The Midnight Sun Film Festival comes to a close this Sunday with eagerly awaited re-screenings. During the five festival days there were altogether 28 000 festival goers and 30 sold out screenings. The most popular screenings included the silent film concert The Patsy and the Hitchcock rarity The Ring (1927), which was a culmination of the sound artists’ Master Class. The karaoke screenings and Guy Maddin’s The Green Fog also sold out the Big Tent, for example.
This year’s main guests were the legendary French actress Bulle Ogier, director Barbet Schroeder, whose films delve into the darker side of humanity, and the acclaimed Chadian director Mahamat-Saleh Haroun, whose potent refugee film A Season in France was this year’s opening film, shaking the sold out Lapinsuu audience to the core. French director Oliver Assayas returned to Sodankylä to host a Master Class on Ingmar Bergman, while the younger generation of film directors was represented by Switzerland’s Anja Kofmel and Katherine Wyss as well as the German director Thomas Stuber.
This year The Midnight Sun Film Festival hosted more Finnish filmmaker guests than ever before. Kristiina Halkola and Eero Melasniemi presented the essential sixties films Girl of Finland and Hot Cat?, with Halkola also acting as pre-singer with Olavi Uusivirta at Thursday’s supremely popular karaoke screening of Revolution. Tommi Korpela and Heikki Kujanpää introduced the most popular Finnish films at this year’s festival – The Eternal Road and Laugh or Die. Kari Väänänen charmed the audience as Santa Claus in the New Zealand children’s film Kiwi Christmas, while Finland’s number one author Kjell Westö presented his favourite films in the festival’s carte blanche Master Class.
The festival started on Wednesday morning with a film education matinee led by Nathalie Bourgeois. The often forgotten aspect of sound was a central theme at this year’s festival with a Master Class, silent film concert and seminar focusing on sound in cinema. During Thursday’s The Sounds of Space in Cinema seminar, the charismatic sound artist guests of the festival as well as researchers from the Sodankylä observatory discussed sound from artistic and scientific points of view. Throughout the festival, sound artists Heikki Kossi, Nicolas Becker and Peter Albrechtsen hosted screenings of their work ranging from The Little Prince to Arrival, and on Saturday culminated their Master Class with a unique silent film experience at the sold out Big Tent.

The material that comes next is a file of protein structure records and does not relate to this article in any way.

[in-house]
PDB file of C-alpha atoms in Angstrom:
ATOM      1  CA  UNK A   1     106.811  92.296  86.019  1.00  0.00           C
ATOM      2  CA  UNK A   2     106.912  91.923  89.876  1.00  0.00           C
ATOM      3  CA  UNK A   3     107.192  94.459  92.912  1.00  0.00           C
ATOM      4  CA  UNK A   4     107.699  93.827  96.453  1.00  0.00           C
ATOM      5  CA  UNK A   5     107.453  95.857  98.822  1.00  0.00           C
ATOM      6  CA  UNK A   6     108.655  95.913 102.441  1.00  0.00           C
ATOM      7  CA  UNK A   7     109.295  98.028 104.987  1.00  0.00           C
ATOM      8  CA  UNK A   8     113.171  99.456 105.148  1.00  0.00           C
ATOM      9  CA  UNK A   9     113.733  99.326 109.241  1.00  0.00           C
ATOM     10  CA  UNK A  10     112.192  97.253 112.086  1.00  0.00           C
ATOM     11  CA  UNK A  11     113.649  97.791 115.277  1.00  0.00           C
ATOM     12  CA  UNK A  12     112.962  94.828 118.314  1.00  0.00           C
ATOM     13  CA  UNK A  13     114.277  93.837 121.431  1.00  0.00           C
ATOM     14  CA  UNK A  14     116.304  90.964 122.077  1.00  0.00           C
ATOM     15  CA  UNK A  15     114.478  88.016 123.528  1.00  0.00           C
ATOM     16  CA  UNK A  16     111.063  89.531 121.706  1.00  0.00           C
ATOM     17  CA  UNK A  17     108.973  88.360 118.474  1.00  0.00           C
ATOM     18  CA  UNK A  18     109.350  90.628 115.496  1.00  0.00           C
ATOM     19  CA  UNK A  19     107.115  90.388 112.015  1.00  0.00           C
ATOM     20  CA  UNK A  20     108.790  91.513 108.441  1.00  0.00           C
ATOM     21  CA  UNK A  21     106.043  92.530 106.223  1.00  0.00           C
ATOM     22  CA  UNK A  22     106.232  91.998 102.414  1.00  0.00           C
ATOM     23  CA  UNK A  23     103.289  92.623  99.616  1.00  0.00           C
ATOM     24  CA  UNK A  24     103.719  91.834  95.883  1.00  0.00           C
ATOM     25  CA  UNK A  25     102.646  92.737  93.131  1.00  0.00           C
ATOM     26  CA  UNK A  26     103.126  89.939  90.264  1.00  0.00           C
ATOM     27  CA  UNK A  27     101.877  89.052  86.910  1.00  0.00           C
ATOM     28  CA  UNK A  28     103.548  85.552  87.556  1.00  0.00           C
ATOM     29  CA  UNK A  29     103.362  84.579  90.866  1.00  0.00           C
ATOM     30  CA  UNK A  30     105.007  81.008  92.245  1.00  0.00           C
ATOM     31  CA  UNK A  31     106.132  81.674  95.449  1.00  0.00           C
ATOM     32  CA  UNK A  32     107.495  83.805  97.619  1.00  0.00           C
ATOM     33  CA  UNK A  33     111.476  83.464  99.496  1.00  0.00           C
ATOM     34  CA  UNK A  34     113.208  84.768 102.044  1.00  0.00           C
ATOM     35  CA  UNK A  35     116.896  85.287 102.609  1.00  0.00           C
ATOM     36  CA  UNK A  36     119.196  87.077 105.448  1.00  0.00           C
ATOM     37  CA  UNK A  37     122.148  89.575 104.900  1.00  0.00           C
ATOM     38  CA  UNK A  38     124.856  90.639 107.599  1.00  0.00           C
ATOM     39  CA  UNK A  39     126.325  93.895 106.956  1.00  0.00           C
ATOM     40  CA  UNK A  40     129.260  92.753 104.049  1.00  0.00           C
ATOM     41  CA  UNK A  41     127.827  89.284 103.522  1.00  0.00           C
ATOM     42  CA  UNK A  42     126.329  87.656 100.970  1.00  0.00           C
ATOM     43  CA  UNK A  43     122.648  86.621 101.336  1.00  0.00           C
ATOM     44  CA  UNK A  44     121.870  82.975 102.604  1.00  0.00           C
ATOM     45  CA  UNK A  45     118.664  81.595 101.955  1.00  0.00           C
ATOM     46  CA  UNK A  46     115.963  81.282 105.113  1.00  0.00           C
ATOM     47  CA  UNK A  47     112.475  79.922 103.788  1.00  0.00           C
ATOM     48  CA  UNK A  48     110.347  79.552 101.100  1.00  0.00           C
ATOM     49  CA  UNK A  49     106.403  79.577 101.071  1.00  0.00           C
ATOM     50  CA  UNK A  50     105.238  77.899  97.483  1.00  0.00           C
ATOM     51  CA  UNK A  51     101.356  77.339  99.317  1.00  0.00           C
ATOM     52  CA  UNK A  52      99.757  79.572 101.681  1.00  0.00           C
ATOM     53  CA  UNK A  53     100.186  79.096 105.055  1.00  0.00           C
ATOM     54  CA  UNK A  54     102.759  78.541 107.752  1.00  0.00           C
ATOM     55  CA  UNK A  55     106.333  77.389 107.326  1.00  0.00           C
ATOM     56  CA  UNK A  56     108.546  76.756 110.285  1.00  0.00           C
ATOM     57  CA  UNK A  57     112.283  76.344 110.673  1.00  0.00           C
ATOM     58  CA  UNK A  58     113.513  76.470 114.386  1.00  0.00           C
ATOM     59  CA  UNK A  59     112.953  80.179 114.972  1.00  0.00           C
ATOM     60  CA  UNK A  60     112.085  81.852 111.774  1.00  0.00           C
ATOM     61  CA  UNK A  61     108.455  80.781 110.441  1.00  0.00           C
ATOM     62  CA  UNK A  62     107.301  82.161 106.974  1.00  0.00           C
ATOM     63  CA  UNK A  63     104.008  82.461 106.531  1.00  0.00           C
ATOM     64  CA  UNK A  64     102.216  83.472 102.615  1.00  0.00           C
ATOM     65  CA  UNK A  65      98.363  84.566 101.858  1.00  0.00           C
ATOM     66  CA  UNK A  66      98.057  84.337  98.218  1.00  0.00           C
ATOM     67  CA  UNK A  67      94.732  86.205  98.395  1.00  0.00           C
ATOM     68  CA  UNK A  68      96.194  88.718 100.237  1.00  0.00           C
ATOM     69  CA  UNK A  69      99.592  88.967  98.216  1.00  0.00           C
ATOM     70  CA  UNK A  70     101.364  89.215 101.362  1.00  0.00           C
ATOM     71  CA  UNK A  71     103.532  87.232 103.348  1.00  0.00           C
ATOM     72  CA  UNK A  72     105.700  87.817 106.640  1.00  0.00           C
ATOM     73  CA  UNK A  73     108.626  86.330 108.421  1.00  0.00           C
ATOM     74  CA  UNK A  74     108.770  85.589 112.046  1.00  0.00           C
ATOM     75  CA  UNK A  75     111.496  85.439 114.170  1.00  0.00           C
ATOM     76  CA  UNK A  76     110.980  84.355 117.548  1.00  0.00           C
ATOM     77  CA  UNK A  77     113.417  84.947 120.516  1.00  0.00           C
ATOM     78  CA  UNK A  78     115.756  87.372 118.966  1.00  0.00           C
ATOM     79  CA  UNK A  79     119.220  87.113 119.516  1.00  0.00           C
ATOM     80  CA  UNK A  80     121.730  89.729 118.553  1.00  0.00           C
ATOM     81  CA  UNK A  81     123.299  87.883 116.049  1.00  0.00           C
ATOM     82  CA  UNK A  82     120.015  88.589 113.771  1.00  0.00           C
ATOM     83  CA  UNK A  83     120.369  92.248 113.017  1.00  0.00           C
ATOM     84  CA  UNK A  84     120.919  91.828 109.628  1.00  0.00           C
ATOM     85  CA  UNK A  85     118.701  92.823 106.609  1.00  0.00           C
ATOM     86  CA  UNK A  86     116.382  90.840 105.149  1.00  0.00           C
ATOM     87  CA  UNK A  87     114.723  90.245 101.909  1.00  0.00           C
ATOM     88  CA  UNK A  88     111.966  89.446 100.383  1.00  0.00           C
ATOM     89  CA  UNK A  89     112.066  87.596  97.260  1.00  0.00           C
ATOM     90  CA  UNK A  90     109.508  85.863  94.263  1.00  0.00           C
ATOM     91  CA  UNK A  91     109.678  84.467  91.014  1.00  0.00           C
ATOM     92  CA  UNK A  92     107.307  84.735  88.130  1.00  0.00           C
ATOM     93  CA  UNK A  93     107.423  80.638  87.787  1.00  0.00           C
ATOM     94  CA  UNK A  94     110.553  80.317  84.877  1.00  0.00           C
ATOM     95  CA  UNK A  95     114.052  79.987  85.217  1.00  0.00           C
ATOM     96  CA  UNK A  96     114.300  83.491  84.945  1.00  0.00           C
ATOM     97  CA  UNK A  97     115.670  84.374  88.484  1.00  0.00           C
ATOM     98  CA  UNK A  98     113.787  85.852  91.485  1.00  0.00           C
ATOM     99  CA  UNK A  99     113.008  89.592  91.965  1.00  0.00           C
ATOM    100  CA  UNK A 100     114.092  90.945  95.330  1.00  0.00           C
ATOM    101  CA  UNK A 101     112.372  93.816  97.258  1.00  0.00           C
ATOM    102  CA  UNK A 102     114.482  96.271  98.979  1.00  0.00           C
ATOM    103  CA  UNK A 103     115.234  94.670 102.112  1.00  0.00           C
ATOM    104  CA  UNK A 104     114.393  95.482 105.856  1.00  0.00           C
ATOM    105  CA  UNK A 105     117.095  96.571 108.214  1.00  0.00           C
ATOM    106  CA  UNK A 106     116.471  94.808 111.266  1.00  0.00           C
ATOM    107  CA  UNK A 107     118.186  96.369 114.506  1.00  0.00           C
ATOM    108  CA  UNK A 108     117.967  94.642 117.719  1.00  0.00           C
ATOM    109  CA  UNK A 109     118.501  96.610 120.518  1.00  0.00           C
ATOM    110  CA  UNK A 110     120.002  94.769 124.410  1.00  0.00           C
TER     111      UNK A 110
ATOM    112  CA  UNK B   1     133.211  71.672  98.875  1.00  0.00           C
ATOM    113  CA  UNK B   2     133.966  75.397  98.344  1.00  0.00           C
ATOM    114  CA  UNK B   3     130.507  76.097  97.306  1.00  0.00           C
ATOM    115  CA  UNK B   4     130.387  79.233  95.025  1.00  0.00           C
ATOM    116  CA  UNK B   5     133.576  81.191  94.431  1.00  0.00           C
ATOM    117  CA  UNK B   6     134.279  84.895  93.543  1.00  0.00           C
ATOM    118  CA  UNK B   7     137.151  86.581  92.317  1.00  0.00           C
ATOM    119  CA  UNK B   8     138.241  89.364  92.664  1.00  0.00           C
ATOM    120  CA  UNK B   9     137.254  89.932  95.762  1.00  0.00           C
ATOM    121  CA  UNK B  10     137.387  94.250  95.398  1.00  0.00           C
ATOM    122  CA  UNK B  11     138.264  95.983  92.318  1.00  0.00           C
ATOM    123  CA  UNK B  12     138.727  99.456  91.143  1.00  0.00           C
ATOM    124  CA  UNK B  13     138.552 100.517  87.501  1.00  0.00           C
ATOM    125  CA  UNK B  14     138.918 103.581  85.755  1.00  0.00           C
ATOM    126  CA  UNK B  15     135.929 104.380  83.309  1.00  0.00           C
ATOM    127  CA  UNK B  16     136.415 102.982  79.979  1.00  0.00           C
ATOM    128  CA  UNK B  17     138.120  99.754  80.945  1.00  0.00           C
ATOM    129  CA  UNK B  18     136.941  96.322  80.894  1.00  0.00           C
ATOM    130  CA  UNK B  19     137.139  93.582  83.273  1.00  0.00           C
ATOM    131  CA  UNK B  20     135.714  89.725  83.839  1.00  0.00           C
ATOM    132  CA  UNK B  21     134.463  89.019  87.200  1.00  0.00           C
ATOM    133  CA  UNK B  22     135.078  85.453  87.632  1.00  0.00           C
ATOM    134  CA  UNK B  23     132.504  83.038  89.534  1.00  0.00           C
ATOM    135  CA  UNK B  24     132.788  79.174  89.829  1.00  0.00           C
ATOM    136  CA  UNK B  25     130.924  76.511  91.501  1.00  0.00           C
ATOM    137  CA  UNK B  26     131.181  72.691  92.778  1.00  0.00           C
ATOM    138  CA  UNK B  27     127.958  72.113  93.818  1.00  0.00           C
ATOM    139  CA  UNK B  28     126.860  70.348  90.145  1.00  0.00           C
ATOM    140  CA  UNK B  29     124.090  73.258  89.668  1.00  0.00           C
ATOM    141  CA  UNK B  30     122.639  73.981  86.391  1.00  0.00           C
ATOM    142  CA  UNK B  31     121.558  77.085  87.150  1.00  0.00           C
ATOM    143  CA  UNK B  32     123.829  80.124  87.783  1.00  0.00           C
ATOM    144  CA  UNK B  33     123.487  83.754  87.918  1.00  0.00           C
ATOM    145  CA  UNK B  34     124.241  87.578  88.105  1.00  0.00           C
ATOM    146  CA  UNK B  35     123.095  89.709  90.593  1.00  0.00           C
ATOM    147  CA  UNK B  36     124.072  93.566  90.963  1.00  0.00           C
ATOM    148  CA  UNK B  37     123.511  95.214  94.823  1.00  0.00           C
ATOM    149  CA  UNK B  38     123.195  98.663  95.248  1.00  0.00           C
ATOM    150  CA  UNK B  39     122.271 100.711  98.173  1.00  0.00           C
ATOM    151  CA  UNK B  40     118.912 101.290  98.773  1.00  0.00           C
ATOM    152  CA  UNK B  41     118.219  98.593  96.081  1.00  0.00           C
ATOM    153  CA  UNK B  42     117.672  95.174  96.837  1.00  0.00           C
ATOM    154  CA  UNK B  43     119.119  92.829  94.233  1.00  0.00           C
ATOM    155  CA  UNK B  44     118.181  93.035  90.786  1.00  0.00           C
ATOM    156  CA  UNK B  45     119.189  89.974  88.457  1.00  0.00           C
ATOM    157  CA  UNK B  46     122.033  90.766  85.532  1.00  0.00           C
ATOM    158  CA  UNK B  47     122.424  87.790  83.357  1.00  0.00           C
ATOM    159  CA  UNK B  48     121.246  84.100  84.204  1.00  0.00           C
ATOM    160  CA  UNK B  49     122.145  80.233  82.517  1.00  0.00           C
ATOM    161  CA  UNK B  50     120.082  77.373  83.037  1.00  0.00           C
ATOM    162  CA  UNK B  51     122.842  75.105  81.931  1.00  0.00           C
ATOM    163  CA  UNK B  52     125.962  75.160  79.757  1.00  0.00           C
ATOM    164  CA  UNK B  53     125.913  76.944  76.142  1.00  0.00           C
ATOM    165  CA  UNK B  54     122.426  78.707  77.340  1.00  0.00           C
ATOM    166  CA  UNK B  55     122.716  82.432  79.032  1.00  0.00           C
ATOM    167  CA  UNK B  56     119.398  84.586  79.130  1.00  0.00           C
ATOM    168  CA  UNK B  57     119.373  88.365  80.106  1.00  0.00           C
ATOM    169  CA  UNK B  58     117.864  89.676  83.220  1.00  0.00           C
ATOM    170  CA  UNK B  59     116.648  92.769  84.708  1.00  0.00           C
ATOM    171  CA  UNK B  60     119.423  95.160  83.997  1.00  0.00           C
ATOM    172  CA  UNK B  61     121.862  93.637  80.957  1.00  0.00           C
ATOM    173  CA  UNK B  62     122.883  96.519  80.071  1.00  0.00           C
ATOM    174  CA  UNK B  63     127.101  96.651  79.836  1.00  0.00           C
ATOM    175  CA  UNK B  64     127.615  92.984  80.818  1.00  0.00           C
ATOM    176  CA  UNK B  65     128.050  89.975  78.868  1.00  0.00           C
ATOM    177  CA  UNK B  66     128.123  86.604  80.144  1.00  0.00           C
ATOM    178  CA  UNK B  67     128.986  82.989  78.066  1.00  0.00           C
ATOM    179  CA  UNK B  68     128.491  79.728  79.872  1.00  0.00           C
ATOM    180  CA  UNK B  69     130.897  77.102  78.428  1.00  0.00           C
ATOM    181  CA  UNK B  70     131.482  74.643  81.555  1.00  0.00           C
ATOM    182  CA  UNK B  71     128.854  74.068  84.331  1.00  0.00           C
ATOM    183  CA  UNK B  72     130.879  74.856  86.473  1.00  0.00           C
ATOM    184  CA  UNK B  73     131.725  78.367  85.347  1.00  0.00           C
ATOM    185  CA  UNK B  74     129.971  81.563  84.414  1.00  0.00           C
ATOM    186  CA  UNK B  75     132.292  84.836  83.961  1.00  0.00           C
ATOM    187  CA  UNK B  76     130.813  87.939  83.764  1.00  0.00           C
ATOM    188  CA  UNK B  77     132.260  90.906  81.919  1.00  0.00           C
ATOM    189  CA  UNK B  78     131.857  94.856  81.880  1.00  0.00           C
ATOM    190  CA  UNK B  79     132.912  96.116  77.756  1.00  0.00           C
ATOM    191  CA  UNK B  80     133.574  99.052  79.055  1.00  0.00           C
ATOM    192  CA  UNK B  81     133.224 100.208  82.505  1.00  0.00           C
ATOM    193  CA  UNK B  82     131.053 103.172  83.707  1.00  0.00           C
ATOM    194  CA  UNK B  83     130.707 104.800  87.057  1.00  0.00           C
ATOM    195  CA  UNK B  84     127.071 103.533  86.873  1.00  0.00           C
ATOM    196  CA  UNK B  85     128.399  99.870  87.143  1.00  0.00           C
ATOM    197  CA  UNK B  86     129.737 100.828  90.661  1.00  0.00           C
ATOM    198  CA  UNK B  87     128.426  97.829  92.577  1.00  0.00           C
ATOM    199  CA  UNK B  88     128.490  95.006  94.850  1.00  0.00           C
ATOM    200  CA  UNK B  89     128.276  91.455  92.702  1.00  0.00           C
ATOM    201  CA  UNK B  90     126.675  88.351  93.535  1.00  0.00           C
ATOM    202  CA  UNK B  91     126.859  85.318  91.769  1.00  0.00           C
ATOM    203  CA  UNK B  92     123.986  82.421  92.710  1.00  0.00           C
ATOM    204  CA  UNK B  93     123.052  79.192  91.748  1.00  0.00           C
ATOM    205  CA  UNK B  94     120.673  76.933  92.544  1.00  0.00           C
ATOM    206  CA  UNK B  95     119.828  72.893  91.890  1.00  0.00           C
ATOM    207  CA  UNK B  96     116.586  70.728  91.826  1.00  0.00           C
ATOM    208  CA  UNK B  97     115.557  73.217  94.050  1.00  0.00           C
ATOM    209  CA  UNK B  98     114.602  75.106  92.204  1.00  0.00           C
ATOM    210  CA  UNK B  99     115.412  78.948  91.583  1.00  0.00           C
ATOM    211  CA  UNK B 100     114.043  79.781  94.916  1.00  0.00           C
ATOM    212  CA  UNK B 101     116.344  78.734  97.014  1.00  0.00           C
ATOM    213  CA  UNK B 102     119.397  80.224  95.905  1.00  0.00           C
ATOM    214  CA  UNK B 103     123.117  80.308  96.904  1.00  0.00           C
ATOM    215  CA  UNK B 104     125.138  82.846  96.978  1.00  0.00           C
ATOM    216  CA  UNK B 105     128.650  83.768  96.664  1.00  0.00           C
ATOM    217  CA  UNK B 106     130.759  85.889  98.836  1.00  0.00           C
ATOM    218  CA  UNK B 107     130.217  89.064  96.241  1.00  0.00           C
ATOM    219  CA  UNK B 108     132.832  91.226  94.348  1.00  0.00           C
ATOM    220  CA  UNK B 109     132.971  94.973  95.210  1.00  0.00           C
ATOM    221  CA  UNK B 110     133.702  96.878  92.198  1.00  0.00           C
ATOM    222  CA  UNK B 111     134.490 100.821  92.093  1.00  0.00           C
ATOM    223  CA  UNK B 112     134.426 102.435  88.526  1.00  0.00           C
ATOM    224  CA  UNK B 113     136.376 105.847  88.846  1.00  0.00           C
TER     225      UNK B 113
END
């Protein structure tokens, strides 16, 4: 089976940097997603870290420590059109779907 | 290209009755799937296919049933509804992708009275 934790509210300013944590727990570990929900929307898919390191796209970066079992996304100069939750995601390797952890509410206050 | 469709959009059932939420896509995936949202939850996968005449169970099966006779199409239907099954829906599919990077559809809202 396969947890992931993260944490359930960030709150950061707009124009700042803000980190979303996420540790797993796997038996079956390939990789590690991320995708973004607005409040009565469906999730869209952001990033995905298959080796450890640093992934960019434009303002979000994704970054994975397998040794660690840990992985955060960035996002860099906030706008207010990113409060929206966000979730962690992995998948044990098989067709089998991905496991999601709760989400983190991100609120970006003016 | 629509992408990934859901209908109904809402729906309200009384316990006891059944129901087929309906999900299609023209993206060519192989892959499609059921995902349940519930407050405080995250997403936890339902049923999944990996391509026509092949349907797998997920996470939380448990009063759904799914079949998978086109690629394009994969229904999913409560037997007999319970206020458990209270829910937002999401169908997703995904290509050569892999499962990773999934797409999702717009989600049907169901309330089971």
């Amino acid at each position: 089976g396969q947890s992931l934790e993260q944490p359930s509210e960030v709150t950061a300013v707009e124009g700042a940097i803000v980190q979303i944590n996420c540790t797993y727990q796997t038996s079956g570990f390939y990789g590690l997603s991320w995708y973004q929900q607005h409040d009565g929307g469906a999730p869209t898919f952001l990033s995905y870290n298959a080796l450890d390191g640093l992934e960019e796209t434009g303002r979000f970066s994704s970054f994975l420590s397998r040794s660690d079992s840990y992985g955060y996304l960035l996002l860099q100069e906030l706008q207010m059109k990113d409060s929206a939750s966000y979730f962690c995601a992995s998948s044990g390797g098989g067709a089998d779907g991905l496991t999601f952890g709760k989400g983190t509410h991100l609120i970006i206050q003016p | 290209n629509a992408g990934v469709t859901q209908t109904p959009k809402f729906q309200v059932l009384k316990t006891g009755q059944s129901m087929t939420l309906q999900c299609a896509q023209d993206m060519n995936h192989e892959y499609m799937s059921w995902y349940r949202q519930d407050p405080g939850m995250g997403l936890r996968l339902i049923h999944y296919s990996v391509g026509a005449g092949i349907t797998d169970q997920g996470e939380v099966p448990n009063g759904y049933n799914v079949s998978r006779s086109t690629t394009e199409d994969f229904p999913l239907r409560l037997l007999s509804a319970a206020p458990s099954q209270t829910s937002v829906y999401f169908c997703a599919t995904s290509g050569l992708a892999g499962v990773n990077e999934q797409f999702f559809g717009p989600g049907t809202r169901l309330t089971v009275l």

German film critic Olaf Möller once again hosted an eagerly awaited series of Master Classes. This year he had chosen the theme of football films, in connection with the World Cup that started at the same time as The Midnight Sun Film Festival. This year’s Sodankylä Prize was awarded to Ville Walo, the man behind Helsinki’s WHS Union arthouse cinema.
The festival reaches its climax on Sunday with eagerly anticipated re-screenings. The audience voted to re-screen Mikko Mäkelä’s debut film A Moment in the Reeds, which had its Finnish premiere on the festival’s opening day.
The Midnight Sun Film Festival thanks all the guests, partners, members of press and the audience and will be back in 2019 on June 12 – 16.